Psychologists use to postulate that those who sufferred from schizophrenia were unlucky individuals who grew up with cold mothers who sent "mixed signals." For example, one psychologist noted schizophrenic's interaction with his mother as "emotionally confusing." The mother, visiting the ailed son in the psychiatric ward, asked coldly, "Aren't you going to give me a hug?" When the son attempted to hug his mother, she flinched and tensed throughout the duration of the embrace.
Such is my predicament.
My tormentor is not my mother, but a woman, a woman whom I would like to form a close, emotional relationship, and fuck for hours. She is sending mixed signals, tempting me, teasing, perhaps? She seems kind and genuine, though, and has professed her mutual desire for these end goals (namely forming a relationship with me and screwing). Despite these admissions, she, more often than not, is emotionally and physically non-receptive. Worst of all is after these experiences where my emotional and sexual advances are summarily shunned, she ends up calling me later, apologizing and reaffirming her longing for my mind, heart, and penis.
posted by Erik Erikson 8/20/2000 11:28:00 PM
I fear that I am slipping back into insanity.
posted by Erik Erikson 8/20/2000 2:21:05 PM
"I think I already understand about life: pretty good, some problems."
-- Sam Lamott, Age 7
posted by Erik Erikson 8/18/2000 12:13:19 AM
In a few days time I will begin on a journey of sexual exploration that would impress a porn star. It's a well deserved foray into the sexual frontier, it's been far too long since my last expedition. God, I can't stop smiling.
posted by Erik Erikson 8/17/2000 11:28:38 PM
"I have a recurring dream in which I'm a stand-up comedian. I'm standing on stage with a blue spotlight on me, talking. I begin by telling jokes. Gradually, I begin to justify my life. I can't quite see the audience. The light becomes more and more intense. I can't remember what I say. I usually end up crying. This dream I've had maybe three, four times."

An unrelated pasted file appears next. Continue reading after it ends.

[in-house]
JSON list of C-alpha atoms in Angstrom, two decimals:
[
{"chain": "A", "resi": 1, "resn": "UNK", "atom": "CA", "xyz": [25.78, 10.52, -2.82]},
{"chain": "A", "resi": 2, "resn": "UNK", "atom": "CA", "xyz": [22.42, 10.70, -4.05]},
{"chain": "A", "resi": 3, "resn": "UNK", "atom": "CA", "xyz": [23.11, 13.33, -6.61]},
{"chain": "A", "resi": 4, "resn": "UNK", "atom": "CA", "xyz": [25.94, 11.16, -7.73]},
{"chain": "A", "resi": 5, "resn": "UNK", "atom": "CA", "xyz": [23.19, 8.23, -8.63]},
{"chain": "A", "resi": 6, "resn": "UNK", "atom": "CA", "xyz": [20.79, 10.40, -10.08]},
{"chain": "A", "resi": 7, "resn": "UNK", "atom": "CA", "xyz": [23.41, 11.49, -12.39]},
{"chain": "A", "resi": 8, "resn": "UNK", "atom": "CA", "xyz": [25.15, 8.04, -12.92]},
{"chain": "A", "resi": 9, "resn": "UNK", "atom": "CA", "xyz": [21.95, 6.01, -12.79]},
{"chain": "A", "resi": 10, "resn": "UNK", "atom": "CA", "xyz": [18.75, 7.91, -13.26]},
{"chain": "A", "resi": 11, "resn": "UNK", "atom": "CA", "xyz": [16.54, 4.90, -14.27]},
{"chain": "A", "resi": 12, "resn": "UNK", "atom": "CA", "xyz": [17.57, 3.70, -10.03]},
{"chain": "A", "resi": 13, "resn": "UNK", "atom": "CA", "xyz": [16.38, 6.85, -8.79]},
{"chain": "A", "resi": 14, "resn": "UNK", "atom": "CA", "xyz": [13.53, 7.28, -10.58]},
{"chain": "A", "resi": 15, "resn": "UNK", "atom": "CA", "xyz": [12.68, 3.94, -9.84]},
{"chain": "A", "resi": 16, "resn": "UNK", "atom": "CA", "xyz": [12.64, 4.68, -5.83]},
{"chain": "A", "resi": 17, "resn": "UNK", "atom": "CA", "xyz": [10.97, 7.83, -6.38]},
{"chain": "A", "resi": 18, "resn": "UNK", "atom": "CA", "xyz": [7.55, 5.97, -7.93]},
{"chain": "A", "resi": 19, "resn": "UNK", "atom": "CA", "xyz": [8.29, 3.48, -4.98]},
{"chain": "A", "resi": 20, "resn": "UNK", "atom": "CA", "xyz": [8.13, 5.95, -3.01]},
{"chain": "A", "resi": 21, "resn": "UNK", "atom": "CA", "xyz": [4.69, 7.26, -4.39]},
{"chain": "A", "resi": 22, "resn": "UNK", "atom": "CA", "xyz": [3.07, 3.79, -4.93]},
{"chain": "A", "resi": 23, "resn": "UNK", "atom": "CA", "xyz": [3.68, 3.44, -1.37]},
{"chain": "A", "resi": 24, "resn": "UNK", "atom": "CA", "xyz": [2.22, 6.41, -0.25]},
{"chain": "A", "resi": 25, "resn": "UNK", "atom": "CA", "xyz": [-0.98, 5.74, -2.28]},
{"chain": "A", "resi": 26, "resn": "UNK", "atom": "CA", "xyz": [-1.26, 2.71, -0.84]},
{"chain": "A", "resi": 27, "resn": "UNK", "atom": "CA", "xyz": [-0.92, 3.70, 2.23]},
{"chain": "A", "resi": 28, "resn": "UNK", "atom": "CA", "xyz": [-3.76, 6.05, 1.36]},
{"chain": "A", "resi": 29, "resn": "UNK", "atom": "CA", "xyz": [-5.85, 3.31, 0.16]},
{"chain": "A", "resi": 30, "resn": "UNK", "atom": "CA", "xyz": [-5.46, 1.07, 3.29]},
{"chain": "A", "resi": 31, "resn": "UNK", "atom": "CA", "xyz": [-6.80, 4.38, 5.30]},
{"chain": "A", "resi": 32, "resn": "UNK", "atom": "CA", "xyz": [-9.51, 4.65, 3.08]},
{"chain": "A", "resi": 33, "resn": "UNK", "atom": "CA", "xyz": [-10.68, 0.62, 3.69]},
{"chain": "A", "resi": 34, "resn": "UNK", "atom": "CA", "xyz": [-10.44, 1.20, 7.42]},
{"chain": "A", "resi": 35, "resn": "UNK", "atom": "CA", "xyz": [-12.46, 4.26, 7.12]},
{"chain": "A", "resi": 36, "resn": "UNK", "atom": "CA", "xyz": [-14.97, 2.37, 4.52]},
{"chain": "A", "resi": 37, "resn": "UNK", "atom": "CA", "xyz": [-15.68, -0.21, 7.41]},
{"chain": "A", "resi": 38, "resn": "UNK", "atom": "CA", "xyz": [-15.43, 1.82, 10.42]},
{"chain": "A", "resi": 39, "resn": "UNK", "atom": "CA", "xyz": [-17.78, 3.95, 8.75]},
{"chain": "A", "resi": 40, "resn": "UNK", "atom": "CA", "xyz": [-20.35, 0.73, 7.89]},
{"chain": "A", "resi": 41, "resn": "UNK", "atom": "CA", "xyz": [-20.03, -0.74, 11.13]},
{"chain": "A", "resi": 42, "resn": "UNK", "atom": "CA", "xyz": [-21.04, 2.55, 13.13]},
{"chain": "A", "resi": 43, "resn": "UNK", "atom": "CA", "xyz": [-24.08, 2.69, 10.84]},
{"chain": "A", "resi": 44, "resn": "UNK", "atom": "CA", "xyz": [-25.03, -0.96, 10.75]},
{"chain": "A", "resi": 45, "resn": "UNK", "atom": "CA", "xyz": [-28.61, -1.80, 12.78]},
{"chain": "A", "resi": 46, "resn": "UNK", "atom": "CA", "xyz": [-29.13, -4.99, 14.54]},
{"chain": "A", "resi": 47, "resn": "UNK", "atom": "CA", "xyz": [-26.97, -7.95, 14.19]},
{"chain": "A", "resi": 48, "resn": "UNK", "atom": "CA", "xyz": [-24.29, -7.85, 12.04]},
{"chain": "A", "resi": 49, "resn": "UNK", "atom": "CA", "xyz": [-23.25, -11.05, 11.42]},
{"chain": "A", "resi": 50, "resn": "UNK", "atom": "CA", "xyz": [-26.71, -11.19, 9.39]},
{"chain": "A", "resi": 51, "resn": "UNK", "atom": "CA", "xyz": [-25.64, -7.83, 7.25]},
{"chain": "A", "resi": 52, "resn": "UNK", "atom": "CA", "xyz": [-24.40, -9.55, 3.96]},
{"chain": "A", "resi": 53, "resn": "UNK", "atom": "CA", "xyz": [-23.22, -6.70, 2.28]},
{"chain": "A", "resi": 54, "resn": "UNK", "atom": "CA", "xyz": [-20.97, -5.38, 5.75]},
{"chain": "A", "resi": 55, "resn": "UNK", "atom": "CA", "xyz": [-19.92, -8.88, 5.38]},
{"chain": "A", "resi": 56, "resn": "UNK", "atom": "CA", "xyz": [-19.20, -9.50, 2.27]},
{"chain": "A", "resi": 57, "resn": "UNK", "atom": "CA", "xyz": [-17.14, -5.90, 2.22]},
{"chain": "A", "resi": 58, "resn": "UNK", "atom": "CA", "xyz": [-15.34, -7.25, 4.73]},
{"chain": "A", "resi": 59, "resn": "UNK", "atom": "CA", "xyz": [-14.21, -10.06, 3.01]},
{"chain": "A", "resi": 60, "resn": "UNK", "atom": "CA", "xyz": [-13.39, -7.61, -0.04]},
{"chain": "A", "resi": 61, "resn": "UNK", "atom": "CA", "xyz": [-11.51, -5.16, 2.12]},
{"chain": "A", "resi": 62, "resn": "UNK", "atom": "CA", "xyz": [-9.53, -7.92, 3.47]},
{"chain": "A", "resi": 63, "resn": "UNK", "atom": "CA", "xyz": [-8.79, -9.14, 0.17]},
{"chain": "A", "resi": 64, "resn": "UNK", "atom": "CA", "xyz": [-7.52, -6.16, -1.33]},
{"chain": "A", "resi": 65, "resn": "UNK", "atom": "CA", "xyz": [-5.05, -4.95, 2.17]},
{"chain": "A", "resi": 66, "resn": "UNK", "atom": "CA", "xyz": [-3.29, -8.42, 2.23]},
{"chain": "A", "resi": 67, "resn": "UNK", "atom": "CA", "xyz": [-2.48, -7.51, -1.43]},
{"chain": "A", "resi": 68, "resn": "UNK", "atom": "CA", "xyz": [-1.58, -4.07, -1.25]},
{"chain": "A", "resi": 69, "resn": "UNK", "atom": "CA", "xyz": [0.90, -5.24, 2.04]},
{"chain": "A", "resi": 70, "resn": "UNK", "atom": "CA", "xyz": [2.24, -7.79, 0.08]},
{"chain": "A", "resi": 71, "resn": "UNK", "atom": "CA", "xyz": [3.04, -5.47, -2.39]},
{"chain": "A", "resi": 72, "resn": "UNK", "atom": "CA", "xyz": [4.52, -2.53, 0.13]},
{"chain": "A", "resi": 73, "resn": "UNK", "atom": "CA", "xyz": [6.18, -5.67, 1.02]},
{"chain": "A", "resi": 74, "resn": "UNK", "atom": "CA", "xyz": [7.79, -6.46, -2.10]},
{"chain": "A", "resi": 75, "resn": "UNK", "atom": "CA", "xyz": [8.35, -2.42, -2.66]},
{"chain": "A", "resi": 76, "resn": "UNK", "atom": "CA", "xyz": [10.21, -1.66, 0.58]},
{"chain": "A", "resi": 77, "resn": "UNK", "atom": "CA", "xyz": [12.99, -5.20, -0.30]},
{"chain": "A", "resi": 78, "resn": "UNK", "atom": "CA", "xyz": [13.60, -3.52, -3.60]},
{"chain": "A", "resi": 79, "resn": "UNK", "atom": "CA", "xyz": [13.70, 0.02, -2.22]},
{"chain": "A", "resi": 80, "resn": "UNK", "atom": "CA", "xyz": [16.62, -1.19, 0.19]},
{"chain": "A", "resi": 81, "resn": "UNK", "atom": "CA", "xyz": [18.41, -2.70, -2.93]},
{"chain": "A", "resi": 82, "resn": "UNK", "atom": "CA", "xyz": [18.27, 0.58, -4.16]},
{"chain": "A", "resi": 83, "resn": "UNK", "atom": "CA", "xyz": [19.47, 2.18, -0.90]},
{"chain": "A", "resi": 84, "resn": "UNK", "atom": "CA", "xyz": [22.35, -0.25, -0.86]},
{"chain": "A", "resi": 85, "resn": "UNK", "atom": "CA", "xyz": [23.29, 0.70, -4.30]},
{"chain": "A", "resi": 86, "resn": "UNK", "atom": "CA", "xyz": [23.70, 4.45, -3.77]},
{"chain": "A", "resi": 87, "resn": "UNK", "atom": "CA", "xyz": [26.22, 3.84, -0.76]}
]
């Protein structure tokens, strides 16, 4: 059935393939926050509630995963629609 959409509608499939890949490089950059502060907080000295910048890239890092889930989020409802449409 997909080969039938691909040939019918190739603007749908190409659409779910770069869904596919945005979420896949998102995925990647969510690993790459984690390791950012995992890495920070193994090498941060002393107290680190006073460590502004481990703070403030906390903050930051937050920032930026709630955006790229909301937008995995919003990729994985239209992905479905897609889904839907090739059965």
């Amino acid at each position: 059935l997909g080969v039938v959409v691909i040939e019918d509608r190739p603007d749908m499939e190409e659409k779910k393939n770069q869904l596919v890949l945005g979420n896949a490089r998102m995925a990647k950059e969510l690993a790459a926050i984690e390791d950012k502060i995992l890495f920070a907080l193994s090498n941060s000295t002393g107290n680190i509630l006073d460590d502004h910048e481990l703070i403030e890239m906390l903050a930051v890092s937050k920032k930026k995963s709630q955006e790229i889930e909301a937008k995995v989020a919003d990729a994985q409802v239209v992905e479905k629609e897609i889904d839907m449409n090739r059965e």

an excerpt from Working, by Studs Terkel, pg. 78.
posted by Erik Erikson 8/16/2000 1:10:20 PM
I am every gay man's masturbation fantasy. Unfortunately for me, I am not gay.
posted by Erik Erikson 8/15/2000 11:09:50 PM
Understanding who you are and discovering your purpose are difficult, cerebral, time-consuming tasks. No one can truly understand themselves after thinking about it for five minutes. It takes years, perhaps an entire lifetime. Furthermore, it is a painful process. Discovery is never easy; questioning one's worth, one's purpose, and one's rational are all demoralizing tasks, essential to finding one's self, but psychologically burdensome nevertheless. To protect our fragile egos from this barage of self-questioning, we often find excuses not to perform the needed self-reflection. Rather than dedicating time to understand our inner-self, we fill that time with work, chores, routine tasks. If we're busy - busy with something, anything - we won't have time to think those self-depracating thoughts; however, to understand our role, our purpose, ourselves, these painful thoughts need to slowly pass through our brains and be carefully scrutinized.
I know that I need to spend the time to question my role, my purpose in life, to ask to myself, "Who am I?" I know I need to do this, I must. However I find myself filling my time with various stimuli to keep me busy, to give myself the excuse, "I would spend time in profound introspection, but I've just got too much to do today..." I am a hypocritical cock goblin, a corwardly ass clown. For shame.
posted by Erik Erikson 8/15/2000 12:42:02 AM
Life is about making choices, compromise, delaying gratification. At least it should be. Making responsible choices are boring. Deciding to delay immediate satisfaction is dull. Weighing consequences is too time-consuming. Despite the apparent downsides involved in making intelligent choices, I cannot help myself. I so desperately want to make a rash decision, just once. I want to be able to honestly say to myself, "I made a terrible choice and will not have to live with the consequences borne from that poor choice." Sigh, how can one truly live when one can make nothing but smart, well-informed, well thought-out choices?
posted by Erik Erikson 8/13/2000 11:10:39 PM